Looting estates by using wills, trusts or guardianships to divert assets in a manner contrary to the known wishes of a decedent or disabled/incapacitated person is a growing trend. Cases occur in the U.S. and throughout the developed world. Australian businessman Diarmuid Hannigan wrote Lawyers or Grave Robbers? about an estate dispute created by the lawyer/executor of his mother’s estate. In the last years of her life, Elizabeth Moira Hannigan engaged a lawyer to prepare a will ensuring that her four children would receive equal shares of her estate. A clause was inserted providing an option for the share of Diarmuid, her oldest son, to be held in trust should certain financial issues exist with his export business. Mrs. Hannigan, both with advanced age and significant health problems, was unaware that circumstances which prompted her concern were long ago resolved thus rendering the clause unnecessary. Upon Mrs. Hannigan’s death, her children/beneficiaries unanimously requested the equal and timely distribution of shares as per their mother’s wishes, but the lawyer/executor advised that Diarmuid’s share would be withheld as per discretion granted him by the will. By adopting a combative attitude and creating this conflict, the lawyer/executor was then able to charge the estate legal fees to “resolve” the dispute. Within a year after Mrs. Hannigan’s death, the lawyer/executor had charged the estate nearly $40,000 (AUD) and Diarmuid’s family had spent another $18,000 (AUD). In Lawyers or Grave Robbers?, the adversarial nature of today’s Australian legal system is described as coming from “a time where barbarian armies raped and pillaged communities in the name of war. It enshrined the rights of the conqueror to steal all of the accumulated wealth from peaceful and prosperous communities, including the wealth accumulated in their graves. The law of the conqueror gives license to the powerful to perpetuate this dreadful ethos on present day communities. Hence: `Lawyers or grave robbers?'” The American democratic system, including our Bill of Rights, theoretically protects American property rights, but is this reality? Many people who have spent time in the U.S. legal system would say while our system’s theory is sound, attorney/judicial abuses of power, selective enforcement of laws and subjective execution with regard to legal proceedings allows an abusively adversarial system to absolutely occupy its own spot within the American “justice” system. Diarmuid came to view his family as consumers of legal services. He began to see how “unlike most professions, the legal fraternity remains largely unaccountable and can only be judged by their peers.” He writes that “there are no standards on how they (lawyers) should treat beneficiaries of the estate. The beneficiaries, unless they hold executorship are not considered by the law to be worthy as the lawyer/executor’s clients. They have no recourse in regards to the procedures used by the lawyer/executor in the management of the estate. There is no disciplinary body available to evaluate whether or not the lawyer/executor is behaving in a combative manner in order to benefit himself by racking up fees and charges on the estate. There are no formal venues available in which to mediate these types of concerns by the beneficiaries, apart from an application to the Supreme Court. This type of application is extremely expensive and substantially reduces the values of the deceased estates as a result of the obscene legal fees.” This largely describes beneficiary/heir status here in the U.S. While mediation avenues exist, success is predicated on good faith, an attribute routinely absent from estate disputes. Reputable professions have standards of performance that include credible oversight, not a pretense of accountability emanating from “self-regulating” bodies. Most industries recognize the need for and value of consumer protection yet the legal industry resists such efforts. Diarmuid Hannigan observes “many other industries are now accountable to consumers via independent regulators and have adopted quality standards as an integral component of the day to day running practices. The community assumes that ever profession is accountable and when confronted by the lack of accountability, lack of standards and self regulation of the legal profession they quite often feel disempowered and give up in disgust.” This attitude is easily found here in the U.S. No need to travel “down under” to find cynicism or mistrust of the legal industry. Issues surrounding the estate of Elizabeth Hannigan continue today. Her family is forever changed by this experience. Though written to Australians, these words from Diarmuid Hannigan have global applicability and should be given thoughtful consideration as the transfer of wealth becomes a prominent issue within our American society: “We, the country’s inhabitants do not have access to a process which will involve us in the development of our own legal process. We are currently stuck with an adversarial system that is run by the privileged and is controlled by the legal profession. It is a system based on disputation rather than resolution. It is inefficient in so far as disputation is non productive, expensive and destructive. Resolution is productive and always allows us as a society to carry forward and go to the next step. … The passing of inheritance from one generation to the next without the interference of the legal profession upon family well being should be basic. It is obvious to anyone with an ounce of intelligence that healthy families make a healthy community that in turn creates a healthy country. Minimizing conflict in families allows us more energy to go forward and develop the positive components of our lives. We should not be subjected to a legal system that is based on the principal of rule over, we need to look at a legal system that comes from ourselves. It will mean the development of quality standards for the legal profession and those standards will need to be developed by the community as a whole with the purpose of benefiting the community rather than benefiting the financial interests of the legal profession. Lou Ann Anderson is an advocate working to create awareness regarding the Texas probate system and its surrounding culture. –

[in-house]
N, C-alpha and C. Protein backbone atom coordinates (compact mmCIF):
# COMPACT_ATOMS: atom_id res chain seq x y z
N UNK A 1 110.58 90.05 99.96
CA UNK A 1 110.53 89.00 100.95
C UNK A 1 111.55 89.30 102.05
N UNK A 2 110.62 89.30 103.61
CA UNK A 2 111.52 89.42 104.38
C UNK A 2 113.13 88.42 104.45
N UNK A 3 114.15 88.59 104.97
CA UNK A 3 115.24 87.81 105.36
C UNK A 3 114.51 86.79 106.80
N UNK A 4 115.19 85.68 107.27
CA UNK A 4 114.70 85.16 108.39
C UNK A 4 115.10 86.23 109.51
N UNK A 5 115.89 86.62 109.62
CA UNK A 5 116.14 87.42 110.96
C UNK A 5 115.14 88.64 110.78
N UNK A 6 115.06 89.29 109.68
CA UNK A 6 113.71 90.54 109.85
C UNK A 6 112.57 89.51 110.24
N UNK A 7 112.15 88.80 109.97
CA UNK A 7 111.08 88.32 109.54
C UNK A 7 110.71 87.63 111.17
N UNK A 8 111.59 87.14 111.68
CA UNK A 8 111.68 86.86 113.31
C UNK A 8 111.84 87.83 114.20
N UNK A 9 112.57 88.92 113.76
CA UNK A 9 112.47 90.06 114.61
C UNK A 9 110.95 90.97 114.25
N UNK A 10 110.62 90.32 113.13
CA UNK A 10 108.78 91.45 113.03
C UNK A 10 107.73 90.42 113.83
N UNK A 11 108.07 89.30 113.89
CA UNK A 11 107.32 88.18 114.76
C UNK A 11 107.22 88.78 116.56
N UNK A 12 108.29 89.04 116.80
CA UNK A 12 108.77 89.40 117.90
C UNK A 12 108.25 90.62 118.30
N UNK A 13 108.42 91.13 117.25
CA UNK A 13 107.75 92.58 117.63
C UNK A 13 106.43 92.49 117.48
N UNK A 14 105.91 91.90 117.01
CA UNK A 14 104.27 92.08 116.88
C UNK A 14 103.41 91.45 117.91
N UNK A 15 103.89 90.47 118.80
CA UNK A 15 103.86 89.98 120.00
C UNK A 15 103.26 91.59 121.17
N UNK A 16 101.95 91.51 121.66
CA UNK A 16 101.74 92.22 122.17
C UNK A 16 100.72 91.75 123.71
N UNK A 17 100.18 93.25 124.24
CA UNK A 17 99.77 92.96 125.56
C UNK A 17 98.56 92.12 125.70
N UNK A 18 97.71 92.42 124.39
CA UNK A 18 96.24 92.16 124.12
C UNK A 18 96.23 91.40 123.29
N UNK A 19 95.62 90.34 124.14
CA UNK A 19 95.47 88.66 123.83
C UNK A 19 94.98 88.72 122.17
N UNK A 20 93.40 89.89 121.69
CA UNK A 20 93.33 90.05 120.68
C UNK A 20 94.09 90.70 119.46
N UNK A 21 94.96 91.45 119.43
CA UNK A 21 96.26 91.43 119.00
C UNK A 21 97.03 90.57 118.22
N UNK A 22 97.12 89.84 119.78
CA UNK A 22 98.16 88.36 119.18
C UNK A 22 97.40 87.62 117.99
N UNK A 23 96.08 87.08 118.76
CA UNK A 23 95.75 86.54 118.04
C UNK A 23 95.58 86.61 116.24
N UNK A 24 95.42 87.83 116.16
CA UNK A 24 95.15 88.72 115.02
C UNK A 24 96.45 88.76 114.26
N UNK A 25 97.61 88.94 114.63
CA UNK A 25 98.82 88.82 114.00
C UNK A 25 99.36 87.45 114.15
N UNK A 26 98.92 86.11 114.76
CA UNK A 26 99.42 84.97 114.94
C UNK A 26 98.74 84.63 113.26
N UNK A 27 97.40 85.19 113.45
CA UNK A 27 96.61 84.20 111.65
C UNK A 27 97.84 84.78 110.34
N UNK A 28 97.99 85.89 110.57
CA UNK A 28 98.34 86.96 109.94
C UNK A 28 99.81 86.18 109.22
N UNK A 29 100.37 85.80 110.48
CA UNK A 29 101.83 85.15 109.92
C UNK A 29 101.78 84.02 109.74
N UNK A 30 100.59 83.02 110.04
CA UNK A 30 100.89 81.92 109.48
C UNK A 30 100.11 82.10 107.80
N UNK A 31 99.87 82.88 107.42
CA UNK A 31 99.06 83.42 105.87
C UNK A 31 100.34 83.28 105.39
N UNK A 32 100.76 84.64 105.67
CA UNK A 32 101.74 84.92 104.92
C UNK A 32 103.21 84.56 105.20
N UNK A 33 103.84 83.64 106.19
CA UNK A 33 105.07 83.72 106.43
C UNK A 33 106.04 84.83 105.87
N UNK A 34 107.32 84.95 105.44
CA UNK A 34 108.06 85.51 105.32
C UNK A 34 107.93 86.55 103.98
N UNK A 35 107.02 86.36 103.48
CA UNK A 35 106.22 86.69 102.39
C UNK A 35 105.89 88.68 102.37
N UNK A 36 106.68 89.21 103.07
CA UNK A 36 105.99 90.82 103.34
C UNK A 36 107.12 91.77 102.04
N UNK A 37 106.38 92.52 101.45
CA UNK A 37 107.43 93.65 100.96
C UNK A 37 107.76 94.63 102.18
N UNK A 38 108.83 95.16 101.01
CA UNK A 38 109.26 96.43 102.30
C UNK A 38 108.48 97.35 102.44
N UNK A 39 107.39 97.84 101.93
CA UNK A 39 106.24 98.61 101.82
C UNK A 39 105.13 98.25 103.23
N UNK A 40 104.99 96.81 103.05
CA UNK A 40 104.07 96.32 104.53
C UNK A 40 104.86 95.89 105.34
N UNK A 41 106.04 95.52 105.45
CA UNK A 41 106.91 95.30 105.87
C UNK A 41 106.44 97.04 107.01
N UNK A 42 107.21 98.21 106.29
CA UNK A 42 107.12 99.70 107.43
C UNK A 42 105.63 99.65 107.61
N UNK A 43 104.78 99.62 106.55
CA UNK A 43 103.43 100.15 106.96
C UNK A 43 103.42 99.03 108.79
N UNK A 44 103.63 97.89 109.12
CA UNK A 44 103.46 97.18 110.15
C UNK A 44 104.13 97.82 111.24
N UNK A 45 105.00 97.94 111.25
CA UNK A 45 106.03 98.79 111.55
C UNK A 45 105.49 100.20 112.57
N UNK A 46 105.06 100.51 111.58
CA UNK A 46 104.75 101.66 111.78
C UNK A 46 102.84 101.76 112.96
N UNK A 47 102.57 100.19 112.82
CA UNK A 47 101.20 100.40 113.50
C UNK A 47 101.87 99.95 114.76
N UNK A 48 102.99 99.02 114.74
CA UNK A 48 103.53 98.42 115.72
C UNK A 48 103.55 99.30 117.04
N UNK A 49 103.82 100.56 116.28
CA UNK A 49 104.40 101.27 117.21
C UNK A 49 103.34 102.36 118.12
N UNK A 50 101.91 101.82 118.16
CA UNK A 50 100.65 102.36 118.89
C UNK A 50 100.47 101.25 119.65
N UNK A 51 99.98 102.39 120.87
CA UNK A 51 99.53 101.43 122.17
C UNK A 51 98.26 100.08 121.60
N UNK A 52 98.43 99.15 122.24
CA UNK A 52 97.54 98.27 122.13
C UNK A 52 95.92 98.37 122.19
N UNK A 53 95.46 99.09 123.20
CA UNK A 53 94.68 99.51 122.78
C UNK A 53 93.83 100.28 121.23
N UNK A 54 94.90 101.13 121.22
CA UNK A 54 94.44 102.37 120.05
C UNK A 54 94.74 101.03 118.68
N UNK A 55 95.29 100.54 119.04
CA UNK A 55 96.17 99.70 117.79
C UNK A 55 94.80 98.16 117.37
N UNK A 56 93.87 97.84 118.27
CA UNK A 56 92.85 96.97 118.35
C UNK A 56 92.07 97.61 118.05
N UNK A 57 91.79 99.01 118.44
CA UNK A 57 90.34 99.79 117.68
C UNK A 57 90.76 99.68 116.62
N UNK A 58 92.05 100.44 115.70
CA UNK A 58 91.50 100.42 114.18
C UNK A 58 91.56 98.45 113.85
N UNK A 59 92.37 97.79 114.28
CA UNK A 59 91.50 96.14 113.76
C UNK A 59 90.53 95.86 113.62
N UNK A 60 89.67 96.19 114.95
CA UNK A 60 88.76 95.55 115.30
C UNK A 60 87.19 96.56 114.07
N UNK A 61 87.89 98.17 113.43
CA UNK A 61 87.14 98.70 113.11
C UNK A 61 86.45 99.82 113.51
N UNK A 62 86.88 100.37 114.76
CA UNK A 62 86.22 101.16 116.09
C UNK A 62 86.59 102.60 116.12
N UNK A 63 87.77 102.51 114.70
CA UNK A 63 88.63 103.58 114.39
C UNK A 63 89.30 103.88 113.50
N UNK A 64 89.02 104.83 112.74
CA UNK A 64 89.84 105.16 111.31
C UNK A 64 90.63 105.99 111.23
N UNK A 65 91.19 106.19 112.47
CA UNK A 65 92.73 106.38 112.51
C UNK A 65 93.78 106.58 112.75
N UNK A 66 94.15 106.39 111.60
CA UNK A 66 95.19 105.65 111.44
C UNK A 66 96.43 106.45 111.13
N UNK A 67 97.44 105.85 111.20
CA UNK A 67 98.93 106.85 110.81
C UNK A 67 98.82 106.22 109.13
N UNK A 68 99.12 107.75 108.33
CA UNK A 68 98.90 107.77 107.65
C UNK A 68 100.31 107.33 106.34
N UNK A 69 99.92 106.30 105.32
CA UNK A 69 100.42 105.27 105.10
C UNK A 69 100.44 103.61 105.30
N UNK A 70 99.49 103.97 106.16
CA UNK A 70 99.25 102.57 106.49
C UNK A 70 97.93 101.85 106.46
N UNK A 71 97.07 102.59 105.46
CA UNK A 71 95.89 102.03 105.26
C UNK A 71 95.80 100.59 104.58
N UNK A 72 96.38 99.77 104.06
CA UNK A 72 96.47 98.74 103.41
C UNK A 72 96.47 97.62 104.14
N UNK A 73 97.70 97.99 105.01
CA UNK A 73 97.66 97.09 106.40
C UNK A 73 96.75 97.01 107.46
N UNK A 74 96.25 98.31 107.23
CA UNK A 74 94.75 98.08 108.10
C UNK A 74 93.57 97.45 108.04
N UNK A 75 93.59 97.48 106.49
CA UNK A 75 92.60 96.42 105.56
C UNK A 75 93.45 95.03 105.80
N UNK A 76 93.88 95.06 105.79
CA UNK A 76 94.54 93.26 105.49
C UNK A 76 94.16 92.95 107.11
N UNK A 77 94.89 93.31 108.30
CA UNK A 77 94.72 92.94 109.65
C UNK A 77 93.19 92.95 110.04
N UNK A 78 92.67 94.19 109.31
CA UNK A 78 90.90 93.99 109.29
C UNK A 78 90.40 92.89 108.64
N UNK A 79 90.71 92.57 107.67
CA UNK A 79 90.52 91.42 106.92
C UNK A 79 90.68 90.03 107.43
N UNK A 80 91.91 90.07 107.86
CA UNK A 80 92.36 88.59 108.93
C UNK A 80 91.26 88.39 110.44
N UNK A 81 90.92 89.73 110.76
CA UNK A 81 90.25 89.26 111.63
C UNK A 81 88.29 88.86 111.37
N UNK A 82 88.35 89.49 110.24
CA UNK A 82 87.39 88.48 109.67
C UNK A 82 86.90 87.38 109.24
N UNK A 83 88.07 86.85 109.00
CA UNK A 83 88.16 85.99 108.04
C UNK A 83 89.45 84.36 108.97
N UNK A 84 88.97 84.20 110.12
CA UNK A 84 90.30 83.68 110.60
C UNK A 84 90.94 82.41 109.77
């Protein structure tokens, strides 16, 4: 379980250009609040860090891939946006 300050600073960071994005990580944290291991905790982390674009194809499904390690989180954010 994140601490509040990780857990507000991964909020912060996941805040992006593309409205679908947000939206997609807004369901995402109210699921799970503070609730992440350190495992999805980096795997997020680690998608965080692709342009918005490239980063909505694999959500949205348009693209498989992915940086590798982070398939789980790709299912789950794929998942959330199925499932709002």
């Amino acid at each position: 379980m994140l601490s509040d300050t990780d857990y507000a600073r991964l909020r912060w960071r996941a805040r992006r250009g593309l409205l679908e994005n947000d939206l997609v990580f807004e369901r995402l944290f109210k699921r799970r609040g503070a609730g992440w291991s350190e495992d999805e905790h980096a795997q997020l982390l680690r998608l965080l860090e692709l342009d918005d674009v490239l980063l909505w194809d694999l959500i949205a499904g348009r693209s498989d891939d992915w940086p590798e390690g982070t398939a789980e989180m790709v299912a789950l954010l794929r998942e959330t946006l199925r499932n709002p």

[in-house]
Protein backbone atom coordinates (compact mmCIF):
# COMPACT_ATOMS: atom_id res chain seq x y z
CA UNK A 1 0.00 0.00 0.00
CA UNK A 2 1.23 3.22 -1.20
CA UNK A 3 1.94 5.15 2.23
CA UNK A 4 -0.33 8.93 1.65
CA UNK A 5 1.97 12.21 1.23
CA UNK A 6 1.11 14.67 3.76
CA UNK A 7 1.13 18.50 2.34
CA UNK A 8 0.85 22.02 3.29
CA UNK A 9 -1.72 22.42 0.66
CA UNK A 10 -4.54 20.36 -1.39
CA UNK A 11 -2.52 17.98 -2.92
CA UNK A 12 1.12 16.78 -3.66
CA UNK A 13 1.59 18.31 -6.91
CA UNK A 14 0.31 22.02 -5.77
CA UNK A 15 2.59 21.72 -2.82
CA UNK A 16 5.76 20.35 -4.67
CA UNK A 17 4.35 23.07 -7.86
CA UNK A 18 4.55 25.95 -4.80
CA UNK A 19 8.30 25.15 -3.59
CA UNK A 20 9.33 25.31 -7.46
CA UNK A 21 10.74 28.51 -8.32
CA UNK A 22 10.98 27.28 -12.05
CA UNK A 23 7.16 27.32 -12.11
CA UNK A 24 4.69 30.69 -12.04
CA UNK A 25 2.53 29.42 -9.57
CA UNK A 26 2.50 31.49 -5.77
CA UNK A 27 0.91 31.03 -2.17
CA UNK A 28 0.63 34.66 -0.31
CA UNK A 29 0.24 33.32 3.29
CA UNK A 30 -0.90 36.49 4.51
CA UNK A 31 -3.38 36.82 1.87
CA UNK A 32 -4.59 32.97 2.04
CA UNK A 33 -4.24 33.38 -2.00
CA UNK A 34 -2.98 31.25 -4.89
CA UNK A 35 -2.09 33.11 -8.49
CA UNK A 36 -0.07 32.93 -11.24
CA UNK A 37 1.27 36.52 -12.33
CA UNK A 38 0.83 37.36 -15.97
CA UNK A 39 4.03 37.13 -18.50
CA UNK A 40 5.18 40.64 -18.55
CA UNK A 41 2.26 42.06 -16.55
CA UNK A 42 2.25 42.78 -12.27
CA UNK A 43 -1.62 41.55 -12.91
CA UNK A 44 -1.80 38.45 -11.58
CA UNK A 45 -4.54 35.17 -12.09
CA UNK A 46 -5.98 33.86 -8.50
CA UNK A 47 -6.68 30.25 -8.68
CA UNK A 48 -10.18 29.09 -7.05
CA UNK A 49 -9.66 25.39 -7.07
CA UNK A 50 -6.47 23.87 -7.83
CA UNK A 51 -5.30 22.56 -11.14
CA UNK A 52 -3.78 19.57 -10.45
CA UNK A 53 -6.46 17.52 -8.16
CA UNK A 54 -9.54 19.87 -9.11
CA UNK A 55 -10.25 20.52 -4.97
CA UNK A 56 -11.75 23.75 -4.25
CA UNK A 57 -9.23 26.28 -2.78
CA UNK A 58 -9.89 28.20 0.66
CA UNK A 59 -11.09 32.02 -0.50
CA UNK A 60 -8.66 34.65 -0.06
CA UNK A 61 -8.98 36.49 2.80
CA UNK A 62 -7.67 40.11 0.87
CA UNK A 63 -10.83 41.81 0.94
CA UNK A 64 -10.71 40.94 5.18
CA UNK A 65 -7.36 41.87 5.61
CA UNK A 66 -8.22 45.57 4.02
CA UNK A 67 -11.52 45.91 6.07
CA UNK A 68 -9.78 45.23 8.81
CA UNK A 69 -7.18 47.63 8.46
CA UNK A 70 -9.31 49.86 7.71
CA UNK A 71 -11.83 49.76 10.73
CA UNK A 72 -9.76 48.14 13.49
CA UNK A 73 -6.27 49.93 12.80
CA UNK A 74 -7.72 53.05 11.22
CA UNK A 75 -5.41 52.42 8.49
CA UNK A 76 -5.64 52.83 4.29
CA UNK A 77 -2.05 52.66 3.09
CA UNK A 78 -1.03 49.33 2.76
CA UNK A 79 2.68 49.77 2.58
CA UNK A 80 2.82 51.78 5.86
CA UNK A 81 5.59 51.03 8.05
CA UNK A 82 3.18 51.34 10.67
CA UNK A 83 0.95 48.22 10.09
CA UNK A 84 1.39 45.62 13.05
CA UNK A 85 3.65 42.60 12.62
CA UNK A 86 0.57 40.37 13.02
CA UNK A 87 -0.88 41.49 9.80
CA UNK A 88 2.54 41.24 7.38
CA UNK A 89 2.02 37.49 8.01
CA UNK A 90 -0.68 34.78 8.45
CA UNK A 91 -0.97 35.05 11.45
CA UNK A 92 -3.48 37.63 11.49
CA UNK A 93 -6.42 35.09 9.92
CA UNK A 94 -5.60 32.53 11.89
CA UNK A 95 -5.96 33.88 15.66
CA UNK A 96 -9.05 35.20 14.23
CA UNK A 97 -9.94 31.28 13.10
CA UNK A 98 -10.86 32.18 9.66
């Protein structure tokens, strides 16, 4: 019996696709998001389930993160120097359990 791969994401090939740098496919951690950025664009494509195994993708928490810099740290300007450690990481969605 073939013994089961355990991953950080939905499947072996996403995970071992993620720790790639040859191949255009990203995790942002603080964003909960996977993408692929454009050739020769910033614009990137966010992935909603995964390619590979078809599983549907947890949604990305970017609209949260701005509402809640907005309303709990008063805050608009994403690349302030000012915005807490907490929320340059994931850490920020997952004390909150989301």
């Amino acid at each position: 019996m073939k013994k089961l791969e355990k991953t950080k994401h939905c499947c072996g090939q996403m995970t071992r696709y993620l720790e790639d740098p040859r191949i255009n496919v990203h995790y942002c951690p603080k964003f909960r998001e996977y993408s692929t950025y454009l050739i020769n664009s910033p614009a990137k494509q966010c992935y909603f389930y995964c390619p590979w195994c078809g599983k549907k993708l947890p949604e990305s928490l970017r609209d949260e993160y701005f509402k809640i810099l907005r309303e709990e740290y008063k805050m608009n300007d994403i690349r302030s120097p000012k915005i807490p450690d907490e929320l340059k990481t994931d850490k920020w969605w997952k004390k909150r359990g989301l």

About the Author

Diarmuid Hannigan is a well-known Melbourne business man with awards for export achievement and innovative business practice. Born in Africa, Diarmuid shares in the dream of all who have come to this country – of a fair society that gives a fair go. Imagine his horror when everyday family matters turn into a nightmare of Privilege – yes, with a capital P. Read his story of an encounter with the Australian legal system and share his nightmare. It could happen to you. Diarmuid Hannigan – not exactly your average client – scrutinises the conduct of a self-serving lawyer who is neither fair nor reasonable. In doing so the author reveals a profession that shuns transparency and accountability then calls upon his engineering qualifications and business experience to show a better way. Now you have learned How to Purchase the book Lawyers or Grave Robbers?